Facebook CEO Mark Zuckerberg kept his signature laid-back vibe as he led his company through the road show leading to its IPO on May 18. Though lacking a tie, he answered questions about growing ad revenue as he worked to prove his company's worth to potential investors.
Facebook received some negative feedback along the way, including New York investors who were troubled by the lack of time given to pose questions and a belief among some analysts and investors that projected stock prices overvalue the company and overestimate its ability to keep growing at a rapid rate.
With support from COO Sheryl Sandberg and CFO David Ebersman, Facebook pulled off the biggest tech IPO ever. Its immediate post-IPO market value was $104 billion. On day one of trading, shares opened at $38, rose to $45, and closed at $38.23.
Now trading as a public company under the name FB, many wonder if its famously cool, yet efficient culture and communications tactics will change.
Date: May 2011
Generated: $352.8 million
Value of the company: $4.25 billion
Date: November 2011
Generated: $700 million
Value of the company: almost $13 billion
Date: December 2011
Generated: $1 billion
Value of the company: $8.9 billion
Date: March 2012
Generated: $106.5 million
Value of the company: nearly $900 million
“While Zuckerberg may have been able to make entrepreneurial decisions at whim, he now has to answer to a board of directors and shareholders,” says Rosanna Fiske, global strategic communications program director at Florida International University.
“This creates a turnaround in how communications may have been functioning,” she adds, “from silence or hype before the IPO to much more accurate and transparent communications after.”
Brandee Barker, former corporate communications director at Facebook who now works as a communications consultant for companies including Uber and Quora, is confident Facebook's culture will remain constant, mainly because of Zuckerberg's presence at the helm.
“He very much drives the culture of Facebook and is pretty resolute in instilling its values as it has grown,” she explains, adding that for shareholders and new investors the company's culture is one of its largest strengths and one they hope remains solid.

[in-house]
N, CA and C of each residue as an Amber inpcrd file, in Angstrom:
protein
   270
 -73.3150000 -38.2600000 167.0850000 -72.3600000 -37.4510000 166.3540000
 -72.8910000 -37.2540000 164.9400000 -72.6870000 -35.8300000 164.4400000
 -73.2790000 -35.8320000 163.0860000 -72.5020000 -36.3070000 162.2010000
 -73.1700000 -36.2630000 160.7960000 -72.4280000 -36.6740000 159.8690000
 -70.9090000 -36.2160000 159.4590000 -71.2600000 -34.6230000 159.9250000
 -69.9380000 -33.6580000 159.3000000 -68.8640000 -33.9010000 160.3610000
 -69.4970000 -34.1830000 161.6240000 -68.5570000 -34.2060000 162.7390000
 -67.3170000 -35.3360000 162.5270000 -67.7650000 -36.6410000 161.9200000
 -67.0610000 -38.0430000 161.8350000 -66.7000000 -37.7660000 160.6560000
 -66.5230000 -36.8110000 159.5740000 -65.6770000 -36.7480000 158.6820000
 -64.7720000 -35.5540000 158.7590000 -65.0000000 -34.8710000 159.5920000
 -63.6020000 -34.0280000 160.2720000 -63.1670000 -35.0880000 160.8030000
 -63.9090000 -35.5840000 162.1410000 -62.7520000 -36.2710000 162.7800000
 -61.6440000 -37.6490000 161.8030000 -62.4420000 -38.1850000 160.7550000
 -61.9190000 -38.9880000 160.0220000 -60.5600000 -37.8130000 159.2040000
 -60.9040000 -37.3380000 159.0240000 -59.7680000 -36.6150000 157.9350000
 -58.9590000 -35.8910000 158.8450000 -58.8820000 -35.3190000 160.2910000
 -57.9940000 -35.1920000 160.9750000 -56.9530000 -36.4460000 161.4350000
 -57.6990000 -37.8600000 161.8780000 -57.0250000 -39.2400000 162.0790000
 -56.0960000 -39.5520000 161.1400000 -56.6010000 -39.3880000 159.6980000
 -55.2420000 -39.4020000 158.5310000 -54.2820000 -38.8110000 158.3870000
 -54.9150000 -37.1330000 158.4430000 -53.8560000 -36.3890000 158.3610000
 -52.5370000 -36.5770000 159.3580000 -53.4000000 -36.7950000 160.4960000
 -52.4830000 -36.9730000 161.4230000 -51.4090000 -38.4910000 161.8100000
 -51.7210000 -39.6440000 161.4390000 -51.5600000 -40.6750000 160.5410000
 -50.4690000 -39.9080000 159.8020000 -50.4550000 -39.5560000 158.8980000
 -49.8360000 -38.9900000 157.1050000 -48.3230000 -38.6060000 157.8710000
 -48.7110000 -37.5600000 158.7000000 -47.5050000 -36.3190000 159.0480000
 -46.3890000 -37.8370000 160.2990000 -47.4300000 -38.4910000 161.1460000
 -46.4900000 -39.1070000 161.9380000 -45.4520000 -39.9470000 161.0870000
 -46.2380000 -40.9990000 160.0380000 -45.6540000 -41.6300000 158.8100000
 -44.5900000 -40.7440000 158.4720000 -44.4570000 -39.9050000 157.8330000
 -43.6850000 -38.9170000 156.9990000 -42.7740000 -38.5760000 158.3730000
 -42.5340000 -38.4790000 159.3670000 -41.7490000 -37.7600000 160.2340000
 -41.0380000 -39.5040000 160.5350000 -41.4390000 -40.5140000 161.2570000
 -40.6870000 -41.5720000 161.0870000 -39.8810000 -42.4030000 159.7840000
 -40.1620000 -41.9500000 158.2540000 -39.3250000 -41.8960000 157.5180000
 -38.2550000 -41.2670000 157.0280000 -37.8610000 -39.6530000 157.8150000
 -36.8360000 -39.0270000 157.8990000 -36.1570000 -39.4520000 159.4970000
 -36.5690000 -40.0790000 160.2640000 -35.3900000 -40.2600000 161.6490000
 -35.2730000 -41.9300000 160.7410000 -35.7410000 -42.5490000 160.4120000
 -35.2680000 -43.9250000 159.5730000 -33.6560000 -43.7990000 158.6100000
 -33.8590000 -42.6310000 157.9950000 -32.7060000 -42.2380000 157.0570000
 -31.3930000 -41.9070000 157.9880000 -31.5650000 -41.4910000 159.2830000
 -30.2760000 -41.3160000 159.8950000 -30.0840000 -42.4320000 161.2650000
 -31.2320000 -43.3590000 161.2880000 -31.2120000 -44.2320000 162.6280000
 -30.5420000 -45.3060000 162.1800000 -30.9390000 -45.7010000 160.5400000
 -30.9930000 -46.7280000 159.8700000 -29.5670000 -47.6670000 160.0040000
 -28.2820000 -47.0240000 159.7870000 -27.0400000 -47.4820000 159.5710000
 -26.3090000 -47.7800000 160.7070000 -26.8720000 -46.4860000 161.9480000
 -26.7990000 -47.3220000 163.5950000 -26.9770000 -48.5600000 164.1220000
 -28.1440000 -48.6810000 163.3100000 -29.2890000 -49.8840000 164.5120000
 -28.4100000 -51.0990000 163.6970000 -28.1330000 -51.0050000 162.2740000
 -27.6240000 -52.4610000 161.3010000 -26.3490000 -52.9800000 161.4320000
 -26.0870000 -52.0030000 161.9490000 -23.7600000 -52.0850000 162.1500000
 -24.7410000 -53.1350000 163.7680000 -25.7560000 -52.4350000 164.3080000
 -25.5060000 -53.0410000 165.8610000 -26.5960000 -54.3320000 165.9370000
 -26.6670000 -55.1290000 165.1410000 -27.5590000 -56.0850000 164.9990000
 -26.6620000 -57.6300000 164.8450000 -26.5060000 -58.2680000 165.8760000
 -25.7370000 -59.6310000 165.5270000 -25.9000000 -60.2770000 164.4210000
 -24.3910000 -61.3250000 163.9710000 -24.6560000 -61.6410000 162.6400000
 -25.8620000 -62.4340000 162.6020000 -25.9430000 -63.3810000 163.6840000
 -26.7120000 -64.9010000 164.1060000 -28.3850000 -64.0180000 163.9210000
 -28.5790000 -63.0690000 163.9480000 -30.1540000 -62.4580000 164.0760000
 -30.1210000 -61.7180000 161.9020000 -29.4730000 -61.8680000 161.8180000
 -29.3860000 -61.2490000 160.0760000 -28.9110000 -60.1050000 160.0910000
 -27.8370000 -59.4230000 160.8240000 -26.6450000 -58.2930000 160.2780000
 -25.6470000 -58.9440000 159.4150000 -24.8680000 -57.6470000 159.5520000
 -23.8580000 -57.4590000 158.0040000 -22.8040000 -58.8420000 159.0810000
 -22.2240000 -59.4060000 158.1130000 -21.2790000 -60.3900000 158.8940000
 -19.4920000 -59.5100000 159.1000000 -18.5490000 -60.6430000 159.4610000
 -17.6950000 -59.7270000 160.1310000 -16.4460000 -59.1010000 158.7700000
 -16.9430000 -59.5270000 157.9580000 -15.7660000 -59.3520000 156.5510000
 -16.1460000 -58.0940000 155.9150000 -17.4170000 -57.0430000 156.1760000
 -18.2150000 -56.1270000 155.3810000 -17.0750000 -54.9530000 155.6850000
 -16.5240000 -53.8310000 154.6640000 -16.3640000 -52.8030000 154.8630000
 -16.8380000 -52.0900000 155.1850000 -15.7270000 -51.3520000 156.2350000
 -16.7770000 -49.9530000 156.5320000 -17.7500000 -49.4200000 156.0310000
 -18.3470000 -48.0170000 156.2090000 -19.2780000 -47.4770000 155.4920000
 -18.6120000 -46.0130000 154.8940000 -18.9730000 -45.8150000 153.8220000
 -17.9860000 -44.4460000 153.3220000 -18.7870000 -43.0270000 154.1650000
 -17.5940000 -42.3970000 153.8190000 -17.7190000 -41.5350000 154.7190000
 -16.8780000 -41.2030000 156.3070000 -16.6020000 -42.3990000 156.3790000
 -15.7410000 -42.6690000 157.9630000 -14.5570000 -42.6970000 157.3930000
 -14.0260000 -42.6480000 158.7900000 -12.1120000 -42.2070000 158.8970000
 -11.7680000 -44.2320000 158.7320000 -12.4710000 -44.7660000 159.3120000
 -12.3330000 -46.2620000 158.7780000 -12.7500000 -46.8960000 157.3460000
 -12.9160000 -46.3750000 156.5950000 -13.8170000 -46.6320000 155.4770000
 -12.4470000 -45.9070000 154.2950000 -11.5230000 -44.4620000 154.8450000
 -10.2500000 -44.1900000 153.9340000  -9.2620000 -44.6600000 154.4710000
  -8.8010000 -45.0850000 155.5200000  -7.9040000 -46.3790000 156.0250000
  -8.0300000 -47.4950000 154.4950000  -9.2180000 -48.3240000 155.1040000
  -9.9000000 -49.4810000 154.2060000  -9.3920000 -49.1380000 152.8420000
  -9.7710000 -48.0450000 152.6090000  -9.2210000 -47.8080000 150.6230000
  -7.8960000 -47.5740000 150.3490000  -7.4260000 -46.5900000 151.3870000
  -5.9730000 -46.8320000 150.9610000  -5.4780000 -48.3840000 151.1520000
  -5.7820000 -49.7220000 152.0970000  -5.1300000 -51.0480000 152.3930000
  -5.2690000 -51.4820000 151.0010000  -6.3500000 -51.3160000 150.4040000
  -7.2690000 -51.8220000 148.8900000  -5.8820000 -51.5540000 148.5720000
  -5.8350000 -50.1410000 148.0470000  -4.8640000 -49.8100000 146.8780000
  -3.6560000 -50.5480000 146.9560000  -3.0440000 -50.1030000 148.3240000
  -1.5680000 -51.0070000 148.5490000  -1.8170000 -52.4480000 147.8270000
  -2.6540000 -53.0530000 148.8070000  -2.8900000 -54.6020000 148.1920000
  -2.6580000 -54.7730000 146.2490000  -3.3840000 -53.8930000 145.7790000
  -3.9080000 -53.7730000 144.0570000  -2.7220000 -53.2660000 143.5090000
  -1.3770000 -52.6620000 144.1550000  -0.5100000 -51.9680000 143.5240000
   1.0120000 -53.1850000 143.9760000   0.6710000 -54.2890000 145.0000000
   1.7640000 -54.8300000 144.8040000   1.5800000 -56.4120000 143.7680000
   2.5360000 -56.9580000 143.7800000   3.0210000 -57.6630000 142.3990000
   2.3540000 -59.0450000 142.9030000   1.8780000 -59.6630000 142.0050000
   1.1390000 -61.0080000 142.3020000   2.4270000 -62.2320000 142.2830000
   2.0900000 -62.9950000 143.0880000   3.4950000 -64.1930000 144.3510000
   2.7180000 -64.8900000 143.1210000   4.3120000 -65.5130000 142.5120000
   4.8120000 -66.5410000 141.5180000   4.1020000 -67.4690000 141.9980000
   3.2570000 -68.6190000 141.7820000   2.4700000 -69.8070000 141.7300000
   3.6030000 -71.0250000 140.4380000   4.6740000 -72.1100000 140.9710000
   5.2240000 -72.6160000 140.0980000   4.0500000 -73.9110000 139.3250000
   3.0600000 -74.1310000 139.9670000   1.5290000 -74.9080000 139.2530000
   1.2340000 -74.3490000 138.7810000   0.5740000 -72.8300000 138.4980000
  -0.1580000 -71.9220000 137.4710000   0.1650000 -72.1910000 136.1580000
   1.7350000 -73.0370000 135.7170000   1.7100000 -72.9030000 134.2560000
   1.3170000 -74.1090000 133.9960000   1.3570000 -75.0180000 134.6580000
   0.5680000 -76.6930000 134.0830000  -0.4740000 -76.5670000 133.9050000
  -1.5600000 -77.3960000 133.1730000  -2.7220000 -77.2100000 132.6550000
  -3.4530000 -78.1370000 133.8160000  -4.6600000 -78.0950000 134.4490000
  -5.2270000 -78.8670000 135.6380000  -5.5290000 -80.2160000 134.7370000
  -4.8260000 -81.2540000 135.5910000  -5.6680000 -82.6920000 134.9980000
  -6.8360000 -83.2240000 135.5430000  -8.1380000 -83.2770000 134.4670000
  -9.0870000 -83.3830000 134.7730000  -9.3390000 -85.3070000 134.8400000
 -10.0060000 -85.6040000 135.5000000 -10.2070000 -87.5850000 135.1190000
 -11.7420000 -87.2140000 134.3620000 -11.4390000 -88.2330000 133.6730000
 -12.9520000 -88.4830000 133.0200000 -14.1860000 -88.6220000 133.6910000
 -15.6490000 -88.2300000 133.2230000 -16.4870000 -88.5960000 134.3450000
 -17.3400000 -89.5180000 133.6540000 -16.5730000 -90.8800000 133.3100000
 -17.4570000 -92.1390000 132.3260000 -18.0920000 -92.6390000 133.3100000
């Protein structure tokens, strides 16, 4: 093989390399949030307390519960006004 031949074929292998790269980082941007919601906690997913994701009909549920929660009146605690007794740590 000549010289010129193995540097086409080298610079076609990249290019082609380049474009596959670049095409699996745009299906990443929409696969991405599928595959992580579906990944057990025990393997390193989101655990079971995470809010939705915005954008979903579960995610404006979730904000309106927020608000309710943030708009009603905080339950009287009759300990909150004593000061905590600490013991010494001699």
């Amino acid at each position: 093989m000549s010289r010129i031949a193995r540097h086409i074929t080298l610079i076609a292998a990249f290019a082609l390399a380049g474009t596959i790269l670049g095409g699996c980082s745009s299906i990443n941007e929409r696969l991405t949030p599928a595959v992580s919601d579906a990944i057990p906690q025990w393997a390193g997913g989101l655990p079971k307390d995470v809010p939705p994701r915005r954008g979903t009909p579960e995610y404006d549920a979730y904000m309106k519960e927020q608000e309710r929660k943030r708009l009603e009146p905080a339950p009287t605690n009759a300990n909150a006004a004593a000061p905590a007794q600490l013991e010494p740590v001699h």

According to Karen Drake, senior communications director at TripAdvisor, which went public last December, communication is key to a successful IPO.
Making that happen, she adds, means “continuing to build solid relationships with business and financial media well before going public” so journalists are educated on the company's objectives and long-term strategy.
As a publicly traded company, regulatory guidelines will impact Facebook's financial communications strategy, such as adapting to the rigors of regular and mandatory earnings disclosure. However, most believe its standard communications tactics, such as interacting with the press through blog and Facebook posts, will not waver.
“It is truly an impressive and deep bench of players that now run that department,” observes Barker. “They're going to be very strategic in how they handle communications going forward; they have been for many years.”
Claire Koeneman, EVP and financial communications practice leader at Hill+Knowlton Strategies, says the management team of post-IPO companies must establish a communications protocol so all employees are prepared to react in public-facing situations, whether it's a media re-quest or a dinner party.
“We stress the importance of each employee having an agreement on a media policy,” she notes. “There must be a deep understanding that you need to preserve the company's integrity and that, since you're public now, things that happen to the business can't be discussed.”
Internal communications will play an important role as many employees obtain newfound wealth, which may impact how they view their jobs, motivations, and interest in staying or leaving the company, says Bill Harris, CEO of financial consultancy Personal Capital, which late last year raised $25 million for itself in two rounds of financing.
“It's likely to be particularly intense with Facebook because the scale, size, and breadth of the newfound wealth is so breathtaking,” he points out. “In addition, at least in certain instances, there are legal and tax [issues] that some people will be forced to deal with sooner.”
Internal relations efforts need to make it clear that company leadership understands the IPO's financial and tax ramifications on the personal financial situation of not only the new millionaires, but also the rest of the organization.
He adds that Facebook should overcommunicate with employees in a way that expresses its desire to work for good outcomes for all staffers and shareholders.